In this episode, National PTA President Otha Thornton shares efforts undertaken at the local, state and national levels to ensure parents have an understanding of the Common Core.
This piece was co-authored with Dean Vogel, President of the California Teachers Association. It first appeared in the Sacramento Bee. View the original here.
The new school year brings one of the biggest transitions our state’s elementary and secondary education system has ever experienced. As students settle into new classrooms, our teachers are adjusting their instruction to help students meet expectations of the new Common Core state standards. It’s our job – as parents, business leaders, students, community members and educators – to look beyond both the hype and hysteria to ensure that students benefit from thoughtful, locally driven implementation.
Part of the challenge we’re facing is a lack of clear information about what the standards are and aren’t. They emphasize critical thinking, problem solving and inquiry-based learning – what students need to thrive in college and in today’s global economy. Far from prescribing what should be taught or how, the new standards outline what students should know while giving teachers the flexibility to decide how to help each student get there. Under Common Core, there are actually fewer standards, allowing teachers to slow down and students to explore each topic in depth. ...
A week ago, U. S. Secretary of Education, Arne Duncan, issued a Back to School message in his Department of Education blog, Homeroom, that made news because it announced that states will have the opportunity to request a delay in when test results matter for teacher evaluation in their compliance efforts with No Child Left Behind (NCLB). Certainly, this was a welcome announcement, and the Learning First Alliance (LFA) issued a statement later that same day in support of the Secretary’s announced flexibility.
However, the aspect of the announcement that was most heartening to me wasn’t the new flexibility offered, but the tone of the message and the respect communicated for the educators on the ground doing the work. Too often in the past, messages from the Department of Education have led with doom and gloom and the assertion that America’s K-12 public education system is “failing” and that the professionals working in the system are not among the academically skilled in the workforce and “come from the bottom third of their class”. This year’s Back to School blog was “a message of celebration and thanks” for the educators who have worked tirelessly over the past years with the results that America’s students have posted some unprecedented achievements ...
By Nora Carr, APR, President of the National School Public Relations Association (NSPRA) and Chief of Staff for Guilford County Schools (NC)
Like sports teams, school districts have seasons. If high school graduation represents our Super Bowl, then August is our pre-season, and the first day of school is our season opener. Make it count.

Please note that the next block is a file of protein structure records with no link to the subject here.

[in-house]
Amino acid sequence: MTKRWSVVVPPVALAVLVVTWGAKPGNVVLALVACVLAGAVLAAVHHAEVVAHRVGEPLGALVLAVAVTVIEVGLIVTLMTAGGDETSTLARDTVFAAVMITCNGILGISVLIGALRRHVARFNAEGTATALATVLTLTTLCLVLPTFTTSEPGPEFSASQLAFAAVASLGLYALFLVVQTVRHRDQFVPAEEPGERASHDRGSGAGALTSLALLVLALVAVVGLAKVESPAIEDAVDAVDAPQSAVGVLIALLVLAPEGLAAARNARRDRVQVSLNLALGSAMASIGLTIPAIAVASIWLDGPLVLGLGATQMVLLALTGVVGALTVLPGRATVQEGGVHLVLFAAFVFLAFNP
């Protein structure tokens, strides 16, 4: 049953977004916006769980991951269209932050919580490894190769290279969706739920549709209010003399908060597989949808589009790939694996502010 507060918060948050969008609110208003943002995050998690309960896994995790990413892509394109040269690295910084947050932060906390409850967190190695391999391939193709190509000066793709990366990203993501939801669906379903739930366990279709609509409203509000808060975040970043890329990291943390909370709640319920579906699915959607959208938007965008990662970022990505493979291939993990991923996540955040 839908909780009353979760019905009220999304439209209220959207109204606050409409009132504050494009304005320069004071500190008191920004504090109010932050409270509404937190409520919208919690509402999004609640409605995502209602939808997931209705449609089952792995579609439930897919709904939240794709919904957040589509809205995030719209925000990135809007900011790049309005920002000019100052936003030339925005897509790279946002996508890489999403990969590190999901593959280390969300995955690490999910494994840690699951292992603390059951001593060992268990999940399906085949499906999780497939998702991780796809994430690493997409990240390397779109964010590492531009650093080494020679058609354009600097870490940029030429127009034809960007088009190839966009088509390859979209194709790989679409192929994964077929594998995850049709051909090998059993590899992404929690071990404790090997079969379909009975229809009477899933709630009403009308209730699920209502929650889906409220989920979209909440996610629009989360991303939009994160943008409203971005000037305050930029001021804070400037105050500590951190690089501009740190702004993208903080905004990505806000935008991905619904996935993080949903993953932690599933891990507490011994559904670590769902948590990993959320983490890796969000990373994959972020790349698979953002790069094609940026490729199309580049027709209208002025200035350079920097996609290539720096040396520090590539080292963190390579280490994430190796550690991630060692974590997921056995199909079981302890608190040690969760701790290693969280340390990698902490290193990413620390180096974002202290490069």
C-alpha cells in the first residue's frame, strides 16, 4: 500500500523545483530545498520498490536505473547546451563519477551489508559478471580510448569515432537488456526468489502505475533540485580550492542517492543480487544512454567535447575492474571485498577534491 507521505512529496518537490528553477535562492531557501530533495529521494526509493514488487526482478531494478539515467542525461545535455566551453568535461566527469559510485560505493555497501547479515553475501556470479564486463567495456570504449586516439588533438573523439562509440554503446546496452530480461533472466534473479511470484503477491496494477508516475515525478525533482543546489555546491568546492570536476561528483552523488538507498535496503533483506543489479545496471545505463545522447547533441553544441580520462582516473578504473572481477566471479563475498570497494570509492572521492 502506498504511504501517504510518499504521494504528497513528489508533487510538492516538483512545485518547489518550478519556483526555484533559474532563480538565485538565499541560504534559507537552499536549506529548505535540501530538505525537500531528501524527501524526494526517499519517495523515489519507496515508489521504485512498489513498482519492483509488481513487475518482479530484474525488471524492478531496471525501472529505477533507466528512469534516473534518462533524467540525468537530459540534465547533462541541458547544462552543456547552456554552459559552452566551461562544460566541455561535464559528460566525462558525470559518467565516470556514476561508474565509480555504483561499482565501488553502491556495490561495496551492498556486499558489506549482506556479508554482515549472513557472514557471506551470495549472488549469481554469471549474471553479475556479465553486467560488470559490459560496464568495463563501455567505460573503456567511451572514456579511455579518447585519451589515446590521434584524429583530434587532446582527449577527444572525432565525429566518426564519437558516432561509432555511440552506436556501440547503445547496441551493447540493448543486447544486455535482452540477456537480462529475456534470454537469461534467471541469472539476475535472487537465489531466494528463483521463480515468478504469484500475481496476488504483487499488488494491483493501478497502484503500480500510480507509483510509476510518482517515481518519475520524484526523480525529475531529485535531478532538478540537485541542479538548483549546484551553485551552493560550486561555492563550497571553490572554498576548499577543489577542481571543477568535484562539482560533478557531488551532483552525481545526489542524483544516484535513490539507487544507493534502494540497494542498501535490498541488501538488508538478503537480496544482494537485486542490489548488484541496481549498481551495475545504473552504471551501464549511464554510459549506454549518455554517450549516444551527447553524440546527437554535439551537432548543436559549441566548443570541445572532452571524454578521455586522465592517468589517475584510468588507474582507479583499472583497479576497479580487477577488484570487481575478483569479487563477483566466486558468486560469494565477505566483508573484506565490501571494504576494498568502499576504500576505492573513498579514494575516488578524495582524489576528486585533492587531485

For public schools, this is an annual gift. Unlike other businesses, we get to hit the reset button once a year. Every new school year represents a fresh start. Kids are excited. Parents are even more excited. Retail businesses are primed with special sales. And the news media wants to shine a big spotlight on schools.
Take the PR Advantage to the Max
In terms of PR heaven, it doesn’t get any better than this. So, let’s take full advantage of the PR opportunities in front of us. Here’s how: ...
By Anne Foster, Executive Director, Parents for Public Schools (PPS)
This is the 46th year for the annual PDK/Gallup Poll, a survey that wants to know what the public thinks about their public schools. As usual, there is a lot to absorb from the responses to the questions, and the answers raise more questions that must be answered. Because the poll revisits questions asked in previous years, it is a window to changing opinions about public schools. This year’s poll suggests that Americans aren’t sure they like the Common Core State Standards (CCSS) or even that the federal government should be involved in public schools. Everyone interested in improving public schools, and especially those who consider themselves “reformers”, should pay close attention to this poll – because public education is not something that is “done” to people. The people speaking are the people who own and pay for public schools and whose children are being educated in them. What they think and what they want matter.
Among the 33% of Americans who favor CCSS, they do so because these standards will help children learn what they need to know regardless of their zip code. Common Core was initiated as a way to bring consistently high standards to public schools across the country and to make sure that the quality of a student’s education does not depend on zip code or state ...
Today, in response to the U.S. Department of Education announcement that states may delay tying teacher evaluation to standardized assessments, the Learning First Alliance (LFA), a partnership of leading education organizations representing more than 10 million parents, educators and policymakers, released the following statement:
“The Learning First Alliance supports the U.S. Department of Education’s decision to allow states to delay tying teacher evaluation to standardized assessments aligned to new standards, including the Common Core State Standards (CCSS).
LFA has long recognized the potential of the CCSS to transform teaching and learning and provide all children with knowledge and skills necessary for success in the global community; we have also long advocated for a transition period that respects the time that good implementation requires prior to attaching high-stakes decisions to aligned assessments. Today’s decision is a good step in the right direction. ...